One thing you may not have known, and the film makes clear, is that these Enron guys really weren’t such great businessmen. Reached by telephone, Gibney explained: “The title’s intentionally ironic.”

“The key element of the scam—or I should say the fraud, not scam, because I don’t think they set out to run a Ponzi scheme—was making people believe they were the smartest guys in the room. I think Skilling, and to some extent, Lay, were great actors. They really could deliver the lines and were very convincing.”

So, even though the massive power plant they built in India was never completed or paid for, and the software developed for their broadband service didn’t work, it never hurt their image or, for too long, their stock price.

“I think that’s where it comes down to the whole issue of the interpretation of Andy Fastow,” Gibney added. “Some people—with whom I don’t agree—say Andy Fastow killed a good business. I think Andy Fastow propped up a bad business for about two years. Illegally and outrageously, but . . .”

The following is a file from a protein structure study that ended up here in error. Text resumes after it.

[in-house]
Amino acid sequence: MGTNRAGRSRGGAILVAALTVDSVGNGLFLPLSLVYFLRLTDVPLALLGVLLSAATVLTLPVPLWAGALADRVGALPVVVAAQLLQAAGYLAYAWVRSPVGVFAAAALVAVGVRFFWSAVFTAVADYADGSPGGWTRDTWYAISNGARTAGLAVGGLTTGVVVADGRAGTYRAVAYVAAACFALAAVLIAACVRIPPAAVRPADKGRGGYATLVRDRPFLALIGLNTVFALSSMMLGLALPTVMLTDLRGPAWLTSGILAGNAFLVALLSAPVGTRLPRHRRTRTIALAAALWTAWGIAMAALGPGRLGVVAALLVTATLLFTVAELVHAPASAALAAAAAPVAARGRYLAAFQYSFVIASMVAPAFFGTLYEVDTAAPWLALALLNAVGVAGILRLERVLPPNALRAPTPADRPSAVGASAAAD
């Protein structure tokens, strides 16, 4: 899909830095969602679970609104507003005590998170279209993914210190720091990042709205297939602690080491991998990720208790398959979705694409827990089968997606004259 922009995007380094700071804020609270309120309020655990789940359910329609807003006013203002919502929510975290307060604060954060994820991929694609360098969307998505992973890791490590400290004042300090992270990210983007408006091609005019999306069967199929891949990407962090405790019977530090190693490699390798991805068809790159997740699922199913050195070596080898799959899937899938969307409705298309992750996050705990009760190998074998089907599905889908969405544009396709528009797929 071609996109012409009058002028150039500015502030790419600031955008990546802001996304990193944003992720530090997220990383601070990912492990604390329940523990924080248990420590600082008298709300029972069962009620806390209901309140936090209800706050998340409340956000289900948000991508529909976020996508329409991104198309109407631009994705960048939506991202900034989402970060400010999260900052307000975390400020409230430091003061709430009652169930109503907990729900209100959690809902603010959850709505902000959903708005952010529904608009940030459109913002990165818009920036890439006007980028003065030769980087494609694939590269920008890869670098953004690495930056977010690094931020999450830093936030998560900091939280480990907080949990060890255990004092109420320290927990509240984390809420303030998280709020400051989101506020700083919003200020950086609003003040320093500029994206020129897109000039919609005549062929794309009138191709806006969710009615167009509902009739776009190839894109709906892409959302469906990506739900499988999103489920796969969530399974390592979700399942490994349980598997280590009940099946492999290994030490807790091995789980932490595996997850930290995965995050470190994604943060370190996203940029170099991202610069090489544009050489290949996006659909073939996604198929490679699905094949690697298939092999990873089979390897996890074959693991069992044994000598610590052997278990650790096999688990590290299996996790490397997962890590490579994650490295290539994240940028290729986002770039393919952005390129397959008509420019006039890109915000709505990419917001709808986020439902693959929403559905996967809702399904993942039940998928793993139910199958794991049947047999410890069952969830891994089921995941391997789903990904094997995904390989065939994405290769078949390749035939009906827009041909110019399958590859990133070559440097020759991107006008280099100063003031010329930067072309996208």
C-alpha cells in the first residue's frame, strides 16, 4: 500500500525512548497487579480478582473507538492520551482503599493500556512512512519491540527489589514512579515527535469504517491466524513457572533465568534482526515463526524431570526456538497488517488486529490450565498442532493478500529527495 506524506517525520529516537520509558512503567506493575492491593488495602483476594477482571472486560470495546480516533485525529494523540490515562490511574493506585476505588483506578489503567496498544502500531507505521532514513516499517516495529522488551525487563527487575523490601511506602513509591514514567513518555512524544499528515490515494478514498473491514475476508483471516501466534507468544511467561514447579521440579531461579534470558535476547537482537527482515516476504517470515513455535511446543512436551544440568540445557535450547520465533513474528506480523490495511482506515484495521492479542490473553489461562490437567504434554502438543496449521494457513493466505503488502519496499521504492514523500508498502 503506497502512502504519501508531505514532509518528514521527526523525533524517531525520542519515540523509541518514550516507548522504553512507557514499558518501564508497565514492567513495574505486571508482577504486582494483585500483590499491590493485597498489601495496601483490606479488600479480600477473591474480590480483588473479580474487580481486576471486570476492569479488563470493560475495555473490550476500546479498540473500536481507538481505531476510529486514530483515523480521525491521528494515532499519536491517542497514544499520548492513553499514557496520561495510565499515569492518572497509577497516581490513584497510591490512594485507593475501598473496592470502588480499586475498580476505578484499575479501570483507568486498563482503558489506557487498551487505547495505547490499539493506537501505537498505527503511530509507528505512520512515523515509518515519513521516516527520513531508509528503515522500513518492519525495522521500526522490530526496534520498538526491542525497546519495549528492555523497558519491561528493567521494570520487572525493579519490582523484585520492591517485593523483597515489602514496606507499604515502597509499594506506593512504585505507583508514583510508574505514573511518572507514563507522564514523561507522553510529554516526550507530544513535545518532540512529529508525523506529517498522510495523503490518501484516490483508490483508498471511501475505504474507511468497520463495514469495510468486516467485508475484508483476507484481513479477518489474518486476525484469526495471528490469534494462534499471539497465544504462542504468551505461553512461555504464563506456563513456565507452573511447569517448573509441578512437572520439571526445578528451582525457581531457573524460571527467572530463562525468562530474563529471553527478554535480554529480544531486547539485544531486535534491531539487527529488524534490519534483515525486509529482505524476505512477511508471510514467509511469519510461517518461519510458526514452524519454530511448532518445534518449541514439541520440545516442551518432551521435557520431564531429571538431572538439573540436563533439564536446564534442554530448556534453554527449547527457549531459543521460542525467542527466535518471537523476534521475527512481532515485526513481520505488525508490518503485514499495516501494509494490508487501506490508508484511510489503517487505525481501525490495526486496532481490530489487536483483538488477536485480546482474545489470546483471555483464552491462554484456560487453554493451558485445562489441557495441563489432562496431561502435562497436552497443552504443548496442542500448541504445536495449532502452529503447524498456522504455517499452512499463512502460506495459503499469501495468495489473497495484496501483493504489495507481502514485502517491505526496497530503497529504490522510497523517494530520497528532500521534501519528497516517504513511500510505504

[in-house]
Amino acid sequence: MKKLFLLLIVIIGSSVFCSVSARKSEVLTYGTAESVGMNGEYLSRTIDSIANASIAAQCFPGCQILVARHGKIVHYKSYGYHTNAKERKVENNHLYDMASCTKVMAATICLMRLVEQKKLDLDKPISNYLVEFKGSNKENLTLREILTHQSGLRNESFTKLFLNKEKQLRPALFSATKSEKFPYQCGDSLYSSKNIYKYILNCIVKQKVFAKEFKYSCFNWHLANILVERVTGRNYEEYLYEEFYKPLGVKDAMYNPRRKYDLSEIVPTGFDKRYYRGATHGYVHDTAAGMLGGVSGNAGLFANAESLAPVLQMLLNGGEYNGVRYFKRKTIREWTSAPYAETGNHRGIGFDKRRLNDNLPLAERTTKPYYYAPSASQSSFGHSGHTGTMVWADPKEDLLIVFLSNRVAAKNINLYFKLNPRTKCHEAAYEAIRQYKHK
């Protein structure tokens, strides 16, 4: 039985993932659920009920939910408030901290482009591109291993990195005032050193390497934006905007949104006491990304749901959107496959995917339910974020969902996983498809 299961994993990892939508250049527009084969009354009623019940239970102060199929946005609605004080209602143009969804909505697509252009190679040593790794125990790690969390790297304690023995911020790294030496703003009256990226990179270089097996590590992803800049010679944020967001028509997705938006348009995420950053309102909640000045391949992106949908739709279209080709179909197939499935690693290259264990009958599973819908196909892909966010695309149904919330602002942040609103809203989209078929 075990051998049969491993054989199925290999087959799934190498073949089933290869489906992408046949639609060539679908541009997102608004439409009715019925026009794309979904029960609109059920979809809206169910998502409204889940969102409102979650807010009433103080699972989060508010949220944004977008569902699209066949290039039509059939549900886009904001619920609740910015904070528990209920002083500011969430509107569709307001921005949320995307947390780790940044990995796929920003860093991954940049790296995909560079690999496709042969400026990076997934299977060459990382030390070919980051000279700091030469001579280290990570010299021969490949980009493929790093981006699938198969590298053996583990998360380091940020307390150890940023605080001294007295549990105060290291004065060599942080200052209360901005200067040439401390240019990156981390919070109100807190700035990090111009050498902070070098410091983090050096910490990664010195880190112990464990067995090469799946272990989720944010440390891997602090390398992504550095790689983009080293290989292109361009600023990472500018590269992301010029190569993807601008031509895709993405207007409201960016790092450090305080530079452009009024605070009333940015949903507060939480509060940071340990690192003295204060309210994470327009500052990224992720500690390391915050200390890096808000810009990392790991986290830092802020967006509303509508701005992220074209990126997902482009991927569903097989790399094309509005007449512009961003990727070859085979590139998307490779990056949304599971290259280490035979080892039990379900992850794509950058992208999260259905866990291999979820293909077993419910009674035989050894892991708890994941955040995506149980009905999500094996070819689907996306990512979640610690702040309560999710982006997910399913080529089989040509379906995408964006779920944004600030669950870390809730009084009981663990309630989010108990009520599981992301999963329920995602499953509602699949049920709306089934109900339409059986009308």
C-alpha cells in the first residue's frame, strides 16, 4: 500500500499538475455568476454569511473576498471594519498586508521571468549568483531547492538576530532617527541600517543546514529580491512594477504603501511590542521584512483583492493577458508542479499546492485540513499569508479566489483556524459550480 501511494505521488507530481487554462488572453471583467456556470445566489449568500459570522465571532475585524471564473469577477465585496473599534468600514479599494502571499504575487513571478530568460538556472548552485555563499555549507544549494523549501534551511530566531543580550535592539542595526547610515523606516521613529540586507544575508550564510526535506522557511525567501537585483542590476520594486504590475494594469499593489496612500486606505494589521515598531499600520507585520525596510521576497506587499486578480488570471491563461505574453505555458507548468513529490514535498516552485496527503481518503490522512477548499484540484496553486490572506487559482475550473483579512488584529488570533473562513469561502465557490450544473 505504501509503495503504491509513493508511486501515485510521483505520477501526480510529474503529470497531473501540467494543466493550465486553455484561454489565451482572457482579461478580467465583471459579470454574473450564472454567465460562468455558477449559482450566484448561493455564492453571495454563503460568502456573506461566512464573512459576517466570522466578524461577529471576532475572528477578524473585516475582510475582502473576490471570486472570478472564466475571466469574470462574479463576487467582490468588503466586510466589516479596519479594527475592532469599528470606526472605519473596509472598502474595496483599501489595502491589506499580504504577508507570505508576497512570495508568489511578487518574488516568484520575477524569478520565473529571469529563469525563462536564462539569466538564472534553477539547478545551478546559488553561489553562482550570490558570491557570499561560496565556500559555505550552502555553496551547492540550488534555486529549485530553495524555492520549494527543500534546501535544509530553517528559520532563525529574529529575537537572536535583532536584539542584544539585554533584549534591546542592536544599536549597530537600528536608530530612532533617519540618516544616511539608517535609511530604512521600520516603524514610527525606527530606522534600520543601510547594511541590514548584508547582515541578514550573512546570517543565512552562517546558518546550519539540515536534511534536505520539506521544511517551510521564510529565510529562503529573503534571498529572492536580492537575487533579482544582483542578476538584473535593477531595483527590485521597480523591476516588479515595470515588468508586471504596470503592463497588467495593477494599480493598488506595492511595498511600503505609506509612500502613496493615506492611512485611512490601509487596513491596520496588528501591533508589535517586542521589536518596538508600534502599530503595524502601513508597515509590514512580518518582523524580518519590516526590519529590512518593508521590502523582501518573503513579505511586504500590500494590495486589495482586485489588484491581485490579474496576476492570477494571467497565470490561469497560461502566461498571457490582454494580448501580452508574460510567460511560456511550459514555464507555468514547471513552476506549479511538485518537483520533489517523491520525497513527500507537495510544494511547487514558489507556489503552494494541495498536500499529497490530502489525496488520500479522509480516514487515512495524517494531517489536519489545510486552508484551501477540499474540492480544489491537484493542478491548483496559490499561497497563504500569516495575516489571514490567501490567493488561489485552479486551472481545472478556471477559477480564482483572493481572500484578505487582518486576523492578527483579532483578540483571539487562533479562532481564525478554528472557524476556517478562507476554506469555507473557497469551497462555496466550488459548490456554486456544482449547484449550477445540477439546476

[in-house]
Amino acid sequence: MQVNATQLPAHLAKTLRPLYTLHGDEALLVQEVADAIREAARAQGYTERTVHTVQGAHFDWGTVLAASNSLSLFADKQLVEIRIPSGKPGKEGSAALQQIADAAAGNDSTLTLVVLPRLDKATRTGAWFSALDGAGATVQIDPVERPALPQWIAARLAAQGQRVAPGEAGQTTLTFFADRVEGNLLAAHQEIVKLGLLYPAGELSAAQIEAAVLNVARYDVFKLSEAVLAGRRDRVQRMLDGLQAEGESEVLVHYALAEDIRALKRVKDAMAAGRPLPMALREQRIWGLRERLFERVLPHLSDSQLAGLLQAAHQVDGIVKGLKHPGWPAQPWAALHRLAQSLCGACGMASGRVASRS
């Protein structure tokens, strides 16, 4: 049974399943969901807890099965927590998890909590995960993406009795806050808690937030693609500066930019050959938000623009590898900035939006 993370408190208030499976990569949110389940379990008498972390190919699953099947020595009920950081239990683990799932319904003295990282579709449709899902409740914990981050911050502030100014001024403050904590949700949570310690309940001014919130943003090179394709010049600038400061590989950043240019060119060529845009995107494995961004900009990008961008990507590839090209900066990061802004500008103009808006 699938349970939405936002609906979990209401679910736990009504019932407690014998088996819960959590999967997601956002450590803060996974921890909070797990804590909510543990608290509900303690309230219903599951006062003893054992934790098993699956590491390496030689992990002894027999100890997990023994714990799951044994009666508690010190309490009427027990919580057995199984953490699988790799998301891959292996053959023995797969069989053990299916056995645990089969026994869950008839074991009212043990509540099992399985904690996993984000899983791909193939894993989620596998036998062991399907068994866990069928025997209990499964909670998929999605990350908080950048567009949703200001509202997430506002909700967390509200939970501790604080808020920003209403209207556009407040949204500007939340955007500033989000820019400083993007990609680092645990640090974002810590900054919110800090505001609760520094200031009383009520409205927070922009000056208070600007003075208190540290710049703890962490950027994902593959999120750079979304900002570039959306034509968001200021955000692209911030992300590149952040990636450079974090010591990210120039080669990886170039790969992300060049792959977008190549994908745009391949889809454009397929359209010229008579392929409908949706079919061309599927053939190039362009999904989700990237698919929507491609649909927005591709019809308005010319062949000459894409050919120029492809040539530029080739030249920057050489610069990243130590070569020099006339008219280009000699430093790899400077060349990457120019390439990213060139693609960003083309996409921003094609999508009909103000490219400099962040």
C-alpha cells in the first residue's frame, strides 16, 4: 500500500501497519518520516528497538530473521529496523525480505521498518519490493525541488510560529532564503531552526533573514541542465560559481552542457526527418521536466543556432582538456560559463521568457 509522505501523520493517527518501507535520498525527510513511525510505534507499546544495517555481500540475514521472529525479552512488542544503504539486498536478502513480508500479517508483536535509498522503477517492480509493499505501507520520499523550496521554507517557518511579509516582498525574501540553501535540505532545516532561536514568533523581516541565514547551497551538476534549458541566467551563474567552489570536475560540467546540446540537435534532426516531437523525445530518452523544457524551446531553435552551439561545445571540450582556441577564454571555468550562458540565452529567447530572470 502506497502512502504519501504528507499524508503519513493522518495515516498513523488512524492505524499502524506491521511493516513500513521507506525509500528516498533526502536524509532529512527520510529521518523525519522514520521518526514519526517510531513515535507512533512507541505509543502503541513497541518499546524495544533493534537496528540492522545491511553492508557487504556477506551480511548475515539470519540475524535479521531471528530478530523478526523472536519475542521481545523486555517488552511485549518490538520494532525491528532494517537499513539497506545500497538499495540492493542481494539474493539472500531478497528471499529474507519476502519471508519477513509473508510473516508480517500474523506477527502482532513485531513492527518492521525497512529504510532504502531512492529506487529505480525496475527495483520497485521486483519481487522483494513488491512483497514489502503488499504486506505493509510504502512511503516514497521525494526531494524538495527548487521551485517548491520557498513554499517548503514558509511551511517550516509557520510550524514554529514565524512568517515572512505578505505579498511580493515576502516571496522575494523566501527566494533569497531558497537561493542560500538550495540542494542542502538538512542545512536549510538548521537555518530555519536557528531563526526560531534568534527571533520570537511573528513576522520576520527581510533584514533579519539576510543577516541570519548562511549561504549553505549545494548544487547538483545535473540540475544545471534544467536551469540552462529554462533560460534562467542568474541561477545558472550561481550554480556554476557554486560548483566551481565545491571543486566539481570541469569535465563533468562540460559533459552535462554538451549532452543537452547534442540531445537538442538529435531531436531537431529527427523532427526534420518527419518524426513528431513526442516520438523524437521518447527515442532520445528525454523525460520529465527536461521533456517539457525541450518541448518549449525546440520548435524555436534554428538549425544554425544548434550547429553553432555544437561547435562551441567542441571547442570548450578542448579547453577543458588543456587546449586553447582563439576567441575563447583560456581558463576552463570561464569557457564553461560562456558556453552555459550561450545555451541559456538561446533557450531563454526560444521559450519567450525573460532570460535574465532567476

Gibney isn’t exaggerating about Fastow’s genius, or guilt. The film contains amazing footage of the former CFO promising bankers a guaranteed 2,000-percent return on a particular investment—fuzzy math, indeed.

The documentary also contains stunning footage of a skit, taped for a party, in which Skilling and pals laugh it up about “hypothetical future value accounting,” a concept not far from their own accounting scams.

“They did a lot of skits, actually, and over the course of time they’ll be released,” Gibney said. “I think these skits . . . in a sense they were just jokes. In another sense, they were evidence of just extraordinary arrogance. And also, I would say that—to badly paraphrase Freud—every joke has something serious going on.”

Enron: The Smartest Guys in the Room opens tomorrow (Friday) at the Spectrum 8 Theatres (290 Delaware Ave., Albany). Call 449-8995 for showtimes.

—Shawn Stone